Box, bundle, barrel, bag, whatever, just keep it orderly.
That's what Ward 3 City Council Nicholas Caccamo is now proposing for a trash ordinance after re-writing the existing laws from top to bottom looking to focus only on health and aesthetics. His new version does not include any limits on the amount of trash nor does it require a toter or special bags after both had been harshly opposed by residents.
If Question 1 passed it would enforce rigid staffing ratios that are not geared towards patients' needs. Every patient is different, so we base decisions on acuity and collaboration rather than strict numbers.
Career public servants put the community's well-being before their personal ambitions and spend their time protecting others; they become experts in their field, tireless in commitment and devoted for decades.
Some 50 percent of households are considered at risk of not having enough money to maintain their living standards in retirement, according to the National Retirement Risk Index, produced by the Center for Retirement Research at Boston College.
Thanksgiving really isn't that far away.
At the South Congregational Church, volunteers are already gearing up for the Thanksgiving Angels program, which provides turkeys and all of the sides to thousands of local residents in need. On Wednesday, Berkshire Money Management helped kick off the season with a $2,500 donation.
Dr. Ahmad is accepting new patients in need of hematology oncology services at both the Berkshire Hematology Oncology of BMC offices in Pittsfield, at the BMC Cancer Center and, in North Berkshire, at the North Adams Campus of BMC.
Peter Enzien of Stantec Consulting Services, the airport's engineer, told the commission Tuesday that once the signed standard contract form is sent back to the state Department of Transportation, the city can award the project to low bidder DA Sullivan & Sons, which bid $3.6 million.
Judith Knight isn't going to be the next district attorney. But she hopes Paul Caccaviello will be.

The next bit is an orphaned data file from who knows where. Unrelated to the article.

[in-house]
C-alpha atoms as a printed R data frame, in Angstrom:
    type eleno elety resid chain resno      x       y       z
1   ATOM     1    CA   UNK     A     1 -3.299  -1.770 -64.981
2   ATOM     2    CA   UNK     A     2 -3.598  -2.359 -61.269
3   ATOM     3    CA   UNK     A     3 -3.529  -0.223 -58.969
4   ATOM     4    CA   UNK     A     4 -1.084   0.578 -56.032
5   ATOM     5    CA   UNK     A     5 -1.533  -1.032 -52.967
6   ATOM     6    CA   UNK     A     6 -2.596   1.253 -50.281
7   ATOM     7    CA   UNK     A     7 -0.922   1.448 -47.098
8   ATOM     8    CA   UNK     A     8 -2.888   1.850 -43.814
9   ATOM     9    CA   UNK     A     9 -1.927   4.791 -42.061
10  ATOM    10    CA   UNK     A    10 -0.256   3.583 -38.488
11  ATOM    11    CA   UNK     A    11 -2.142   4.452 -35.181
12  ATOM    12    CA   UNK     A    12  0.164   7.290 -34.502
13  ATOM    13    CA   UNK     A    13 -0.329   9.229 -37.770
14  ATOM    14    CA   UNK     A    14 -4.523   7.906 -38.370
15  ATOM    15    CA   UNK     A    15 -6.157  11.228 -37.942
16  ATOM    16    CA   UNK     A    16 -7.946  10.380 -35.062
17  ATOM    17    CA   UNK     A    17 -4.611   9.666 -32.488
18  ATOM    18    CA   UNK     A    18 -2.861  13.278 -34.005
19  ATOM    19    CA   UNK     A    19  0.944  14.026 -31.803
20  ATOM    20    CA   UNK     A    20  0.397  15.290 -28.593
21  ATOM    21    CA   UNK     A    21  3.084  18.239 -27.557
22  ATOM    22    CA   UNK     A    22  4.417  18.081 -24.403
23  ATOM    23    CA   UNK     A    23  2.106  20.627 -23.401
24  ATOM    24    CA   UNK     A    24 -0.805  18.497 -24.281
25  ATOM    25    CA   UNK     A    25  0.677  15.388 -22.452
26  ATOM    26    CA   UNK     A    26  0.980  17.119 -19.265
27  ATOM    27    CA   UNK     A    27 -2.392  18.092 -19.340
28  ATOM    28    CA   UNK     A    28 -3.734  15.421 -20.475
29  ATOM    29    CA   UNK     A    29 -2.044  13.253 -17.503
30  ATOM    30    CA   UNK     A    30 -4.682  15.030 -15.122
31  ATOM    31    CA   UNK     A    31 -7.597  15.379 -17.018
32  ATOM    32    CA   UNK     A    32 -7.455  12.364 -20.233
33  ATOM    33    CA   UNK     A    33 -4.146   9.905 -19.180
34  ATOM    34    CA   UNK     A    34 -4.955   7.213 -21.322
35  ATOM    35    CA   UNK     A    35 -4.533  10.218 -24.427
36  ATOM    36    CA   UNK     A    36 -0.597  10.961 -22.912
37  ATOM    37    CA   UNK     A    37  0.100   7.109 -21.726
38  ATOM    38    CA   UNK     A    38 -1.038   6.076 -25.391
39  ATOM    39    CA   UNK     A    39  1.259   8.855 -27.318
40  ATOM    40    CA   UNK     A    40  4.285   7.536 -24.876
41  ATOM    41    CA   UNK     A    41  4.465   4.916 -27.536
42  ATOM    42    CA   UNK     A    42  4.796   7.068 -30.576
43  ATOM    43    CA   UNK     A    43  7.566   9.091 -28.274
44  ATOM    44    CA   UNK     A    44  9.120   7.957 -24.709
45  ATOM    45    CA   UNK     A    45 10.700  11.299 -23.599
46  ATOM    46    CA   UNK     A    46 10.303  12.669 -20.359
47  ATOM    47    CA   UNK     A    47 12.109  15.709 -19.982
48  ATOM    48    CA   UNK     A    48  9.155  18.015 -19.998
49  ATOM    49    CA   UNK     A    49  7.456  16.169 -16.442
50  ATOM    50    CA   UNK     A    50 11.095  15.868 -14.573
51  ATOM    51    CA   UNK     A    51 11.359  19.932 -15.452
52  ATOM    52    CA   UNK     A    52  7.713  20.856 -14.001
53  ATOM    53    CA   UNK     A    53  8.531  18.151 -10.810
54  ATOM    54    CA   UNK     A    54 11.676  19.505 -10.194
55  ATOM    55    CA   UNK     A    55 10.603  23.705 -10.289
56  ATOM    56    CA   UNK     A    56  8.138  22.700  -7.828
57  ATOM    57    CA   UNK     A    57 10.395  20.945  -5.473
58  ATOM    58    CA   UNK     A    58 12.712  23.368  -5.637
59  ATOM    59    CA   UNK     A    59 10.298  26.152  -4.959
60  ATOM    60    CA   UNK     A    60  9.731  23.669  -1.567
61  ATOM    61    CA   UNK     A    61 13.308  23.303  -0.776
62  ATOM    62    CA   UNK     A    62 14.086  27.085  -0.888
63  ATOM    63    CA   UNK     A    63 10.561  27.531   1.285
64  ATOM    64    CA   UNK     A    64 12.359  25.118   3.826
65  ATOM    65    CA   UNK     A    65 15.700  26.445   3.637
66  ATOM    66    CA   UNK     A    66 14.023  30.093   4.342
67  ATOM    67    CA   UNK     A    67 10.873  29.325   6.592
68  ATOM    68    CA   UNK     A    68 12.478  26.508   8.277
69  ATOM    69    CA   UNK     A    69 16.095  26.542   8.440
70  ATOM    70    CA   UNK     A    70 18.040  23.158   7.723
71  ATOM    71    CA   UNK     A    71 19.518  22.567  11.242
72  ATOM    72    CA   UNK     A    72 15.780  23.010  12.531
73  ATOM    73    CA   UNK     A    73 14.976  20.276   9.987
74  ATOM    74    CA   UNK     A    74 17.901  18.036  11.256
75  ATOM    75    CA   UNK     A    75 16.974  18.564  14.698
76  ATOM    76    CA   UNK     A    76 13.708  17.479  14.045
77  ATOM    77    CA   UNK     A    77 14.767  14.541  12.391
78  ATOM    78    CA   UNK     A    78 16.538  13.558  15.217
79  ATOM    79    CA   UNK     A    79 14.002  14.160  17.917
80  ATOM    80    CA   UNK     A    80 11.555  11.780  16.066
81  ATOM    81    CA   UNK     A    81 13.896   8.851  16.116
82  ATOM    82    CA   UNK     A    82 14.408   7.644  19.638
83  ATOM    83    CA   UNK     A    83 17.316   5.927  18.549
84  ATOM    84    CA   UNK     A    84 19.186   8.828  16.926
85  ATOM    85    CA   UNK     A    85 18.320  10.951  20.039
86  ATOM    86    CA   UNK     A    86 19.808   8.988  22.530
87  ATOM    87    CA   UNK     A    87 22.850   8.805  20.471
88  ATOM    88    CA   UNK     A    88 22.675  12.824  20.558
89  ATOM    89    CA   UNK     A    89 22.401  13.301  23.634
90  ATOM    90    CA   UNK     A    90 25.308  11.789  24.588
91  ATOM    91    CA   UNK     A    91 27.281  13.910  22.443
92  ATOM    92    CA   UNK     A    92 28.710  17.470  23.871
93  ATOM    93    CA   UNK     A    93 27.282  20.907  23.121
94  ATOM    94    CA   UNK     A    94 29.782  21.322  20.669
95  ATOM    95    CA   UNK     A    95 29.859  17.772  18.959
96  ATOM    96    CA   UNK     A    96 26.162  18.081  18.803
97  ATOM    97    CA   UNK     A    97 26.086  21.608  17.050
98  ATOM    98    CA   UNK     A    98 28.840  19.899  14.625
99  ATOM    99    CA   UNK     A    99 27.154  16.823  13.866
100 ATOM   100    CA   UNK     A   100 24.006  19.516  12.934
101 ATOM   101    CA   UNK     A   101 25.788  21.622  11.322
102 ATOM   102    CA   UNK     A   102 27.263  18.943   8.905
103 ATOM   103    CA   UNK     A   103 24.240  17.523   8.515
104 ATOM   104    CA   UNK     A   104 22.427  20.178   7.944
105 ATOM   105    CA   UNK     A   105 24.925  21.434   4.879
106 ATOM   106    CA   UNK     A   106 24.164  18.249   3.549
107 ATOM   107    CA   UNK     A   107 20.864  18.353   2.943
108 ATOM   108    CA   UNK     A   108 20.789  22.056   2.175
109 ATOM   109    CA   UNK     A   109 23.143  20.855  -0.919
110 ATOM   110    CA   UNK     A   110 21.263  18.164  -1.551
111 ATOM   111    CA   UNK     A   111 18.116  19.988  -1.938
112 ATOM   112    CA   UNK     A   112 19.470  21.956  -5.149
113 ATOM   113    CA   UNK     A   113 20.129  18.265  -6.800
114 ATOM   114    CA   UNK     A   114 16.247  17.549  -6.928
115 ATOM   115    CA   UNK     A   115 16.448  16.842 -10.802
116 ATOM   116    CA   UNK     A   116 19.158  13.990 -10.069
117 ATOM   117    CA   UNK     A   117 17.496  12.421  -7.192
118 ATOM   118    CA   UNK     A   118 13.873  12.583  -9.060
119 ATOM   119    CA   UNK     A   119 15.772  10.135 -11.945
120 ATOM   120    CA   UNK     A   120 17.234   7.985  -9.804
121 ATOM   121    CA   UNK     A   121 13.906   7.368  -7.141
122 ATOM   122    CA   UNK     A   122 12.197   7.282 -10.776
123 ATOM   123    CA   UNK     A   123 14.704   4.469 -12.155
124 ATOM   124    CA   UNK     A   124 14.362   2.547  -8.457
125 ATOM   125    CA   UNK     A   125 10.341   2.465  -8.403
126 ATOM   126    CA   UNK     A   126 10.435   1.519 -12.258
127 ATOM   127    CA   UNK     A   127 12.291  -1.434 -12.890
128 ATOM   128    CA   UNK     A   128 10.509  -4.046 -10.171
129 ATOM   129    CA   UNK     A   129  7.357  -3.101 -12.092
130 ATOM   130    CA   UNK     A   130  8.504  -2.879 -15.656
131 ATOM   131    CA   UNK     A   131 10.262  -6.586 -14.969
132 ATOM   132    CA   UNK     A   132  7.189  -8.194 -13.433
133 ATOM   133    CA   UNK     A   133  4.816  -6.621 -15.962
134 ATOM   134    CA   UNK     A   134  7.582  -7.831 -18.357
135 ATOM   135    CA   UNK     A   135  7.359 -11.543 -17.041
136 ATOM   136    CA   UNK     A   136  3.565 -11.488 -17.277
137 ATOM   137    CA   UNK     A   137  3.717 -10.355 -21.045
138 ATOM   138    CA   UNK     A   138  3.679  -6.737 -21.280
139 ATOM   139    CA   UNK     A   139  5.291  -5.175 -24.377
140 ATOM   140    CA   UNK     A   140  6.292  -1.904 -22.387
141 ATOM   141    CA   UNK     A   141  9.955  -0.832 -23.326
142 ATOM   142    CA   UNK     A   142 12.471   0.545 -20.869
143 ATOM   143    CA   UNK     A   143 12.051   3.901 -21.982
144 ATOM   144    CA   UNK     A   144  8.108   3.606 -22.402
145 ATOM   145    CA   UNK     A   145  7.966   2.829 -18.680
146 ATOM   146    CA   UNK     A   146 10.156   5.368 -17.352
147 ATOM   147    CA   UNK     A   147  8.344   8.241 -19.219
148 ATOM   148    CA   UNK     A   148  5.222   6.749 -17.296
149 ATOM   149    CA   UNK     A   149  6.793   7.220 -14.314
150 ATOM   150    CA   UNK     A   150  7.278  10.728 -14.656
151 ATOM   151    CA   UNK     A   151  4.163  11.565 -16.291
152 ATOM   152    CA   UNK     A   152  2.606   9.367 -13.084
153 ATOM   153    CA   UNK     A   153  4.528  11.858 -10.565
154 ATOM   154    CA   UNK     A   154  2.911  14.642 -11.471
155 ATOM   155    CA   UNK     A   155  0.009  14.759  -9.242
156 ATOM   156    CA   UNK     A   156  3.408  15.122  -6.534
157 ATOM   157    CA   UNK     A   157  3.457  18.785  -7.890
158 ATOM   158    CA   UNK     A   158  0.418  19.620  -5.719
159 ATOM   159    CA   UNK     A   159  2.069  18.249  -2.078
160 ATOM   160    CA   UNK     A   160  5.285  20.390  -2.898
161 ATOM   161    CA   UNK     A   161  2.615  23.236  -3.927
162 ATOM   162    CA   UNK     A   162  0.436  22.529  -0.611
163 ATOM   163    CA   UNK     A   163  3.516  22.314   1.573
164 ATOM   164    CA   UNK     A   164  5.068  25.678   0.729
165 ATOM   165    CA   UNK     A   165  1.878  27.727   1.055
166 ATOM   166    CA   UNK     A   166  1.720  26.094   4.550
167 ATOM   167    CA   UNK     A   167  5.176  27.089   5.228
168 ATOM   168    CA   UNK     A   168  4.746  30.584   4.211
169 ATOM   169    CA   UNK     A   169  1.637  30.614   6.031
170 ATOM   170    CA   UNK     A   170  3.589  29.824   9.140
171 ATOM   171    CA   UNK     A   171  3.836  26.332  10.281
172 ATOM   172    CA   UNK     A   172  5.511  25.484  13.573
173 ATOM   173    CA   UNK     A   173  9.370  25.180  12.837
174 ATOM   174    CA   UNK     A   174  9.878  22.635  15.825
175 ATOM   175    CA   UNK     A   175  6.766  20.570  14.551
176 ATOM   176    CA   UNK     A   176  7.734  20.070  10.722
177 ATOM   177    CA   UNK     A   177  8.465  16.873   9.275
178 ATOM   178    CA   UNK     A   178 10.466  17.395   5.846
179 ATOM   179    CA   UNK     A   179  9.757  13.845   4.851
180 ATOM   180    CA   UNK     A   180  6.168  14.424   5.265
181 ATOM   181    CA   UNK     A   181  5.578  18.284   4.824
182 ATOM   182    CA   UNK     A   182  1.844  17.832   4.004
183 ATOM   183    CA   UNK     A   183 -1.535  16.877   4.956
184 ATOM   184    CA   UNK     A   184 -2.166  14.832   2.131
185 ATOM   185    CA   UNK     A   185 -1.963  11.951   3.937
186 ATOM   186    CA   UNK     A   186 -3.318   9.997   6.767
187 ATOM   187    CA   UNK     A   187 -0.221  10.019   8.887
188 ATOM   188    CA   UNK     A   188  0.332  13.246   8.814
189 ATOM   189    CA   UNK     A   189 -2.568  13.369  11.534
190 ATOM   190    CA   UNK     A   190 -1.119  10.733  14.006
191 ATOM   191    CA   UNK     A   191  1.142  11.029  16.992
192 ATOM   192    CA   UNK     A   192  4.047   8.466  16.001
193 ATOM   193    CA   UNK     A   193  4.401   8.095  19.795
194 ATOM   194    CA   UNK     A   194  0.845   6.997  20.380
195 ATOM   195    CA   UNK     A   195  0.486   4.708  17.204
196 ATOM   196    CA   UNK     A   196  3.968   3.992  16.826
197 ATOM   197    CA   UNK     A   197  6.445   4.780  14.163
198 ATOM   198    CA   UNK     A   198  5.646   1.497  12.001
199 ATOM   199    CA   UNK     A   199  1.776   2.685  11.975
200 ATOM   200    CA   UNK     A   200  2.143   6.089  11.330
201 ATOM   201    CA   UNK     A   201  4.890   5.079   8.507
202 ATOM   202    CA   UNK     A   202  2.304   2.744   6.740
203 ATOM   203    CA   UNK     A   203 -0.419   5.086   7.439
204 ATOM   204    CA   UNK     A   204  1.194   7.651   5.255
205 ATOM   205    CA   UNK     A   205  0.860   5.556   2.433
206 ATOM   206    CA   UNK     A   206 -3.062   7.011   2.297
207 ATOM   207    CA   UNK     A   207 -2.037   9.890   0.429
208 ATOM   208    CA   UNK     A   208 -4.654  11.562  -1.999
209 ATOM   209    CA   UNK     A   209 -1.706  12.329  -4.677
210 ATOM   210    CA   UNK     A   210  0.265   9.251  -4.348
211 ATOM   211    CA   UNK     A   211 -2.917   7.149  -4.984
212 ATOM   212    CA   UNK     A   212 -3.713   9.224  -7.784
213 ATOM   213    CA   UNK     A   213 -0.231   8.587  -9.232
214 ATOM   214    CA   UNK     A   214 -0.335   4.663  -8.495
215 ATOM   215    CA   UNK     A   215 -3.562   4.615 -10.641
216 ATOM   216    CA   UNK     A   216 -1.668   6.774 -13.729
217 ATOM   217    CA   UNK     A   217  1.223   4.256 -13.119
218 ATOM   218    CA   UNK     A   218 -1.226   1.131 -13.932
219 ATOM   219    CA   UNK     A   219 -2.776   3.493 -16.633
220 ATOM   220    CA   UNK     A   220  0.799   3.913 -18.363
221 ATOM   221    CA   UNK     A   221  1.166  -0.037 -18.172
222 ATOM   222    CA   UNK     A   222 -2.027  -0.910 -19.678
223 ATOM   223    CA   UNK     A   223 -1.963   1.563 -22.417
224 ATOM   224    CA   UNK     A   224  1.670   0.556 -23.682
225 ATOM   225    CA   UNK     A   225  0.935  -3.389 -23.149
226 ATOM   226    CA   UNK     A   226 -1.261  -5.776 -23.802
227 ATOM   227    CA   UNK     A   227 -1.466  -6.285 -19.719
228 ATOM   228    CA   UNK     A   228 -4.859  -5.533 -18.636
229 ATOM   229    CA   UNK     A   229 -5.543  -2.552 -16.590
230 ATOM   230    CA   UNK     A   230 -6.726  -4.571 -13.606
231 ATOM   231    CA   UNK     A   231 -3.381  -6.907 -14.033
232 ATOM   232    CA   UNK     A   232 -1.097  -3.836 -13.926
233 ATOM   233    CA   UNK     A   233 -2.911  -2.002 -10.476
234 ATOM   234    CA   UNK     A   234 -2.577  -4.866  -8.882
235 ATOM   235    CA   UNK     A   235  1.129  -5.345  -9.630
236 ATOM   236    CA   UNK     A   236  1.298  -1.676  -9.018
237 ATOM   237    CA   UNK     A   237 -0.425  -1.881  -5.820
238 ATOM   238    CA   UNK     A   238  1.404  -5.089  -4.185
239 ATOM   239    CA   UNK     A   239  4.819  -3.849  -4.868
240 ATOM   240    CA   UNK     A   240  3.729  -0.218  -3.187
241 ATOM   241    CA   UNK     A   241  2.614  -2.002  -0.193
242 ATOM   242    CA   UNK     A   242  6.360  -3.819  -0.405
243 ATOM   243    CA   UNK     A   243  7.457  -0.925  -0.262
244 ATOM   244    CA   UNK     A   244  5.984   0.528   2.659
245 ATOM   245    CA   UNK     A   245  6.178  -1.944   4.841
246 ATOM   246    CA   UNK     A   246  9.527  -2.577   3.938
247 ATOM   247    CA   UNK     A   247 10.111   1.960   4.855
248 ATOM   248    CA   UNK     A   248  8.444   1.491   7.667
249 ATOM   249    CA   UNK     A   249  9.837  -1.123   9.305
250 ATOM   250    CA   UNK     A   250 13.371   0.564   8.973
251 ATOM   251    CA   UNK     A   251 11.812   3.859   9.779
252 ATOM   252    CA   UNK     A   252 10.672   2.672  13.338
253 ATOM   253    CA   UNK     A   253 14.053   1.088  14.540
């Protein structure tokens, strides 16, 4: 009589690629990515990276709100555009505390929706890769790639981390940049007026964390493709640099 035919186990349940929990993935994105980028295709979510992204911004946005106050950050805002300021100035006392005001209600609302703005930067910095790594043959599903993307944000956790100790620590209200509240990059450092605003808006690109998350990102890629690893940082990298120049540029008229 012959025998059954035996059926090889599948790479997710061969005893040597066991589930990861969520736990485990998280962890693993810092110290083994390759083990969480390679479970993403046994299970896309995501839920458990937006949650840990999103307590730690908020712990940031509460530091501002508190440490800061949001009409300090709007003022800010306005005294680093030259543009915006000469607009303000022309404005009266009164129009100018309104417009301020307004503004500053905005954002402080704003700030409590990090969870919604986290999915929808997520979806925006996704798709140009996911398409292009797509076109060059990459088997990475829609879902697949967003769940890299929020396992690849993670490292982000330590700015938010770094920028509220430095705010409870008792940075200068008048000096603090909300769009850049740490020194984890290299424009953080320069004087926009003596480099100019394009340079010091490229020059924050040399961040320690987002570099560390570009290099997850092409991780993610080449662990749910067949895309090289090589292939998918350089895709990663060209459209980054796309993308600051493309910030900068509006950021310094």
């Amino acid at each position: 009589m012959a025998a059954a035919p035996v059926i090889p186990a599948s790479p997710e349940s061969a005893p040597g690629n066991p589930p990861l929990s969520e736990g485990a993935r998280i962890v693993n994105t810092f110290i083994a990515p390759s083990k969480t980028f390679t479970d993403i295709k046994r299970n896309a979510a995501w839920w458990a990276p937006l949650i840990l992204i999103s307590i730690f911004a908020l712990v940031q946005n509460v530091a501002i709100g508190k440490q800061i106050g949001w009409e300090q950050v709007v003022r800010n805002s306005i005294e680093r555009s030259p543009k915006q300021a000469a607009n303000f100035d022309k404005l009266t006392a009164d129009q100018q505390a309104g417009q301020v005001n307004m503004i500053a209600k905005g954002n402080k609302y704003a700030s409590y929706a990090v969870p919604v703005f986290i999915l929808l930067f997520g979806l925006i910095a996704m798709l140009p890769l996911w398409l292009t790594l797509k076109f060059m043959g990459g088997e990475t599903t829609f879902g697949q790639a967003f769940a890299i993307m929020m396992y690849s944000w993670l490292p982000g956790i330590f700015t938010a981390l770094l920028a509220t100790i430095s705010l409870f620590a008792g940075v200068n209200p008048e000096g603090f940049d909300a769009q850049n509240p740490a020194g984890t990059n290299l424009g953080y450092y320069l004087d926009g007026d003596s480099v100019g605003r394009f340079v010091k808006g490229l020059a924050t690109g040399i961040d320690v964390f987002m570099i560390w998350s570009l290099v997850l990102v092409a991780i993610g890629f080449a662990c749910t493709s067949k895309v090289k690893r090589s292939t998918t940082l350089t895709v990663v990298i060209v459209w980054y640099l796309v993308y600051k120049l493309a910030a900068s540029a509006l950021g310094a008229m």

Knight, who finished third in the Democratic primary in September, is putting her support behind Caccaviello's write-in campaign. Knight made the announcement on steps of the Berkshire Superior Court on Tuesday.
A special town meeting will ask voters for approval to fund renovations to the police station, restore the cupola on town hall, and switch the regular town meeting to Saturday, among other topics.
The special town meeting is scheduled for Tuesday, October 23 at 6 p.m. to vote on 10 articles. Three of the articles asks to move money around for the police station renovation, a project already done but is missing a source of funds.
Nelson's work on that project and his inspiration within the community in leading by example won't be forgotten. During a tribute on Monday night for Nelson, who died in July at age 83, the pantry's new name was revealed as the Al Nelson Friendship Center.
Superintendent John Vosburgh told the School Committee on Monday that the district has received a rating of 59 percent "partially meeting targets" that means although there is much work to do, the district rating with the state is improving.
The MCLA women's soccer team scored a pair of first half goals and controlled the majority of play as they cruised to a 7-0 win over the visiting SUNY Poly women's soccer team at Shewcraft Field on Monday.
These youngest supporters are a testament to the impact that PopCares has had, largely shown by the 600 or so diners at the annual gala who enthusiastically bid up to $330 for platters of whoopie pies, dropped thousands of tickets for a chance at gift certificates and baskets in the chinese auction and penned in bids at the silent auction. Last year's event raised $43,000.
At issue was a patch of land currently occupied by trailers related to the $64 million building project. As construction winds down, construction manager Turner Construction plans to remove the trailers and return the land to its natural state.
The most visible of the efforts made since March is the formation of Men Initiating Change In North County (MIC INC), a group founded by North Adams City Councilor Benjamin Lamb that aims to fill a "gap in the ecosystem" of support for victims of relational violence.
Two rainstorms on Sept. 12 and 18 overwhelmed some of the town's flood control system. Flooding affected the Lime, Davis, North Summer, and Charles street areas damaging people's property and causing over $2 million in damage to public infrastructure.